Danville National Cemetery, IL
NCA marks 50 years (1973-2023) of serving America's Veterans, Service Members, and Families.
View events, daily photos of national cemeteries and more.
The Soldiers Monument at Danville National Cemetery.
Visitation Hours: Open daily during daylight hours.
Office Hours: Monday thru Friday 8:00 a.m. to 4:30 p.m. Closed federal holidays except Memorial Day.
This cemetery has space available to accommodate casketed and cremated remains.
Burial in a national cemetery is open to all members of the armed forces who have met a minimum active duty service requirement and were discharged under conditions other than dishonorable.
A Veteran's spouse, widow or widower, minor dependent children, and under certain conditions, unmarried adult children with disabilities may also be eligible for burial. Eligible spouses and children may be buried even if they predecease the Veteran.
Members of the reserve components of the armed forces who die while on active duty or who die while on training duty, or were eligible for retired pay, may also be eligible for burial.
» Eligibility for Burial in a VA National Cemetery
Vermilion County Airport on Bowman Avenue Road is approximately 10 miles from the cemetery. Travel south on Bowman Avenue Road (which changes to Bowman Avenue). Turn left on East Main Street. At the third traffic light, which is at the entrance of the VA Illiana Health Care System, turn right. Follow the signs directing you to the cemetery. The cemetery is located on the east side of the campus.
Fax all discharge documentation to the National Cemetery Scheduling Office at 1-866-900-6417 and follow-up with a phone call to 1-800-535-1117.
For information on scheduled burials in our national cemeteries, please go to the Daily Burial Schedule.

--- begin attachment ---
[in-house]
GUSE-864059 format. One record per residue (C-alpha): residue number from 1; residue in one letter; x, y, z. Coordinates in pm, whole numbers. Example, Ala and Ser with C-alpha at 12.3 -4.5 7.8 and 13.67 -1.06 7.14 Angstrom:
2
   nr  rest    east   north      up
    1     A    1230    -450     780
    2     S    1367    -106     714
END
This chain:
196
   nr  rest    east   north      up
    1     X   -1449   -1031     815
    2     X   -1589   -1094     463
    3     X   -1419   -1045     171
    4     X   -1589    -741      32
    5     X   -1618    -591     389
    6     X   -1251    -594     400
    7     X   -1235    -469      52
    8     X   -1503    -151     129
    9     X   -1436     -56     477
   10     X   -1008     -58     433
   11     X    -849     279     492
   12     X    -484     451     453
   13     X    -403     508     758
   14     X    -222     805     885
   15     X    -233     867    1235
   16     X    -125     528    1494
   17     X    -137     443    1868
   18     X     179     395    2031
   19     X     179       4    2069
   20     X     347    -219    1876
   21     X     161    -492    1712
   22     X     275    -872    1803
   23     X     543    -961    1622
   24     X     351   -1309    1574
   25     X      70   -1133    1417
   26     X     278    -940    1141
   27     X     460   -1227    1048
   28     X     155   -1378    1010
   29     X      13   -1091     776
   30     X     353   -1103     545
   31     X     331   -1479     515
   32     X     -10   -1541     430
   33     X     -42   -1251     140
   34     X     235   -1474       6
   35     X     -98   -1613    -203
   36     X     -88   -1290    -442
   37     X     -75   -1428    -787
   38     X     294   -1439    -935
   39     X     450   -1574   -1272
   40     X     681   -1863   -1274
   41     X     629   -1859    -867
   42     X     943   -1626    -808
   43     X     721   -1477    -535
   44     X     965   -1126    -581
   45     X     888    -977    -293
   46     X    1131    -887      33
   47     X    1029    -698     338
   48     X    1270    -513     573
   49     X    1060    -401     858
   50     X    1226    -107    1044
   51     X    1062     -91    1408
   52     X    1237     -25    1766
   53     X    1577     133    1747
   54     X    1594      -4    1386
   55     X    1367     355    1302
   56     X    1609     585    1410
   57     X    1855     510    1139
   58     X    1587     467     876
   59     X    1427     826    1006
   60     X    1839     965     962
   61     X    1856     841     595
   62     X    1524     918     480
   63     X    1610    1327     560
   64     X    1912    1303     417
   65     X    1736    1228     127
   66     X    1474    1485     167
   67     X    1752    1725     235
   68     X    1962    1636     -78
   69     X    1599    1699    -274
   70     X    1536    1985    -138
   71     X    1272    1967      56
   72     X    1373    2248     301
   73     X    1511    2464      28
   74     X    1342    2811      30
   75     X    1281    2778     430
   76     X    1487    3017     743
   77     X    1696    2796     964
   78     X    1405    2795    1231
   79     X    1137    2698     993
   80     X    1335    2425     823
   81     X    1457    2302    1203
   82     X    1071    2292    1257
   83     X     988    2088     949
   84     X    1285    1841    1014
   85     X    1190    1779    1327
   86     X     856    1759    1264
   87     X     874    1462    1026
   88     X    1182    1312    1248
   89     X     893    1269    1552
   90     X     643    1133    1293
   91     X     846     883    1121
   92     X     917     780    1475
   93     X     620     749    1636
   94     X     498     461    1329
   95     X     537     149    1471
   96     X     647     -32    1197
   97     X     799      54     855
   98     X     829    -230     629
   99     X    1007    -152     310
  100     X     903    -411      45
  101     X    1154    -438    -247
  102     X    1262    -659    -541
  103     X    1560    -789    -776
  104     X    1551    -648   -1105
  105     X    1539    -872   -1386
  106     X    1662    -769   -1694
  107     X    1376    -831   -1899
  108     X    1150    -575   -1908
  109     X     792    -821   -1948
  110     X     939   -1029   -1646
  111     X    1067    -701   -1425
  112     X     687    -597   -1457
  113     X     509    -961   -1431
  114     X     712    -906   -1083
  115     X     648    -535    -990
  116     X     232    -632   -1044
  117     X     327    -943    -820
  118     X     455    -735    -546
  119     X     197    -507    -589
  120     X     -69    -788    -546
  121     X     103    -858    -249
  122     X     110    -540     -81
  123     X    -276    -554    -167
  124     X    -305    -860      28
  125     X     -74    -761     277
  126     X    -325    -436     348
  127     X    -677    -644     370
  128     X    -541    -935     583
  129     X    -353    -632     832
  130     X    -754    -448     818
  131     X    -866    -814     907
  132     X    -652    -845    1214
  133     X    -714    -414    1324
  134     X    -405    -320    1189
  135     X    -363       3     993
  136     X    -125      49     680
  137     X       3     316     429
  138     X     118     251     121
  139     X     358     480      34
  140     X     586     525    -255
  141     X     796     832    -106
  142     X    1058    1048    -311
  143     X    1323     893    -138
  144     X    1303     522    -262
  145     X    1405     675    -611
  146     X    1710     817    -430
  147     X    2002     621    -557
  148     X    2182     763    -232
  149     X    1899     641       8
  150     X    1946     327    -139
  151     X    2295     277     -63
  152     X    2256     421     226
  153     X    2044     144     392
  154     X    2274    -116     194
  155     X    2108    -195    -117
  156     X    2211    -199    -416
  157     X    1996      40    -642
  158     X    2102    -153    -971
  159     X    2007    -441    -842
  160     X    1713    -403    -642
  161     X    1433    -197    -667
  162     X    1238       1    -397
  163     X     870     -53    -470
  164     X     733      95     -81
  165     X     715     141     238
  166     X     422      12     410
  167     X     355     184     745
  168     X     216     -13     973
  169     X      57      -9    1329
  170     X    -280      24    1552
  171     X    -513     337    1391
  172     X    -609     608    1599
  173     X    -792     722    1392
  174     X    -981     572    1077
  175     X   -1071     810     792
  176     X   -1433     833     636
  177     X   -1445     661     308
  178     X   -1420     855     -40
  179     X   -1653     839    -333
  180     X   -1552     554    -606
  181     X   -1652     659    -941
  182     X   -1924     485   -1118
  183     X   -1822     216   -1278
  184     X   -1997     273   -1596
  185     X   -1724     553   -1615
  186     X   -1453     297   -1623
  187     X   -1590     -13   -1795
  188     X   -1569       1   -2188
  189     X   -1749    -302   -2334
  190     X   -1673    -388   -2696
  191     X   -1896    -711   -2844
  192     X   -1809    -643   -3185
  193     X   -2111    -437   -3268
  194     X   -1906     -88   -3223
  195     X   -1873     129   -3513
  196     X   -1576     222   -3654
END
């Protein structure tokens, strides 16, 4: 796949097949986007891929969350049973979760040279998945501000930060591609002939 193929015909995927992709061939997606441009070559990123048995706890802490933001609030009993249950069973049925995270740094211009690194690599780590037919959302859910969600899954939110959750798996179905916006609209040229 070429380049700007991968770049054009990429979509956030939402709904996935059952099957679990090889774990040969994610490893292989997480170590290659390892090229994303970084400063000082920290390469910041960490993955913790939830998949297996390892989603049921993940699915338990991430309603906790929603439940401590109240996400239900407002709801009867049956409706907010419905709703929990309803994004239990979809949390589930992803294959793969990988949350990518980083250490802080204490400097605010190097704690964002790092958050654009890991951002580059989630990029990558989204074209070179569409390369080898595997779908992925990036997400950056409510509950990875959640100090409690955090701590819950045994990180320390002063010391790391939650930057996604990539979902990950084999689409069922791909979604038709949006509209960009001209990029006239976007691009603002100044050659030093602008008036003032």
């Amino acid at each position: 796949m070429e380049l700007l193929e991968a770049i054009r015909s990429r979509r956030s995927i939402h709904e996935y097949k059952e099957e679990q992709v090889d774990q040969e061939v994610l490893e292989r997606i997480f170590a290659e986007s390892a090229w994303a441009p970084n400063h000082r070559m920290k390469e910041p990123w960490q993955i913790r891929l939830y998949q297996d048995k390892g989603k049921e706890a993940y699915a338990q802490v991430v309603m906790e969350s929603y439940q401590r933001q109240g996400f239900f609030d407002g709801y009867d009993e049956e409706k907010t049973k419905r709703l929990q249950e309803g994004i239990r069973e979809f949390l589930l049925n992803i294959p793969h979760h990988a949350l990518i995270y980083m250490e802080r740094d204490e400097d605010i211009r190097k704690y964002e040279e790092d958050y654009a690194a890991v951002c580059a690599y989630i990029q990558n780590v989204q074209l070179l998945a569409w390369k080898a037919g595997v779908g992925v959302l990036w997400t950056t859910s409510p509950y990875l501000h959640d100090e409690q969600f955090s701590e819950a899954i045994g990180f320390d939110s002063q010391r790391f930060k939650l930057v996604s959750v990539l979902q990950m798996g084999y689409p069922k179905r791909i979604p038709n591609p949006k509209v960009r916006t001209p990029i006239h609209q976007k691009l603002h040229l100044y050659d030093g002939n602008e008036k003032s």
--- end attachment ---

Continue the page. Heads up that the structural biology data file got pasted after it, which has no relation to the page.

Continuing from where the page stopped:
Military Funeral Honors
Local veterans organizations provide military honors. Please contact the cemetery office for further information.
For educational materials and additional information on this cemetery, please visit the Education section, located below.
Cemetery policies are conspicuously posted and readily visible to the public.
Floral arrangements accompanying the casket or urn at the time of burial will be placed on the completed grave. Natural cut flowers may be placed on graves at any time of the year. They will be removed when they become unsightly or when it becomes necessary to facilitate cemetery operations such as mowing.
Artificial flowers will be permitted on graves during periods when their presence will not interfere with grounds maintenance. As a rule, artificial flowers are permitted on graves during the period of October 10 through April 15, and ten days before and after Memorial Day.
Christmas wreaths, grave pillows and other seasonal adornments may be placed on graves from December 1 through January 20. They may not be secured to headstones or markers.
To preserve the dignity and appearance of your loved one's final resting place, the following items aren't allowed at headstones or columbariums:
- Alcoholic products
- Balloons, candles, or vigil lights
- Decorative and breakable glass, plastic items, or objects
- Non-government supplied floral containers (pots, planters, glass vases, etc.)
- Objects such as rocks or other durable items, beads or wires that when mowing or performing maintenance could become projectiles or become entangled in equipment that may cause injury
- Offensive items or those deemed contrary to honoring Veterans
- Permanent in-ground plantings or floral containers
- Pinwheels or windchimes
- Statues or stuffed animals
- Weapons of any kind, explosives, or ammunition
Also, permanent in-ground floral containers are not authorized for placement in new national cemeteries or in new sections of existing cemeteries.
As a courtesy, personal items, removed prohibited items, and artificial floral arrangements that are in good condition will be stored in an inconspicuous holding area for a period of not less than 30 days. During that time cemetery personnel will assist families who request to retrieve those personal items. Items that are not in good condition will not be placed in the holding area but will be disposed of immediately without notice. Personal items removed from gravesites which are not retrieved during the 30-day holding period may be disposed of consistent with the rules governing the disposal of Federal property.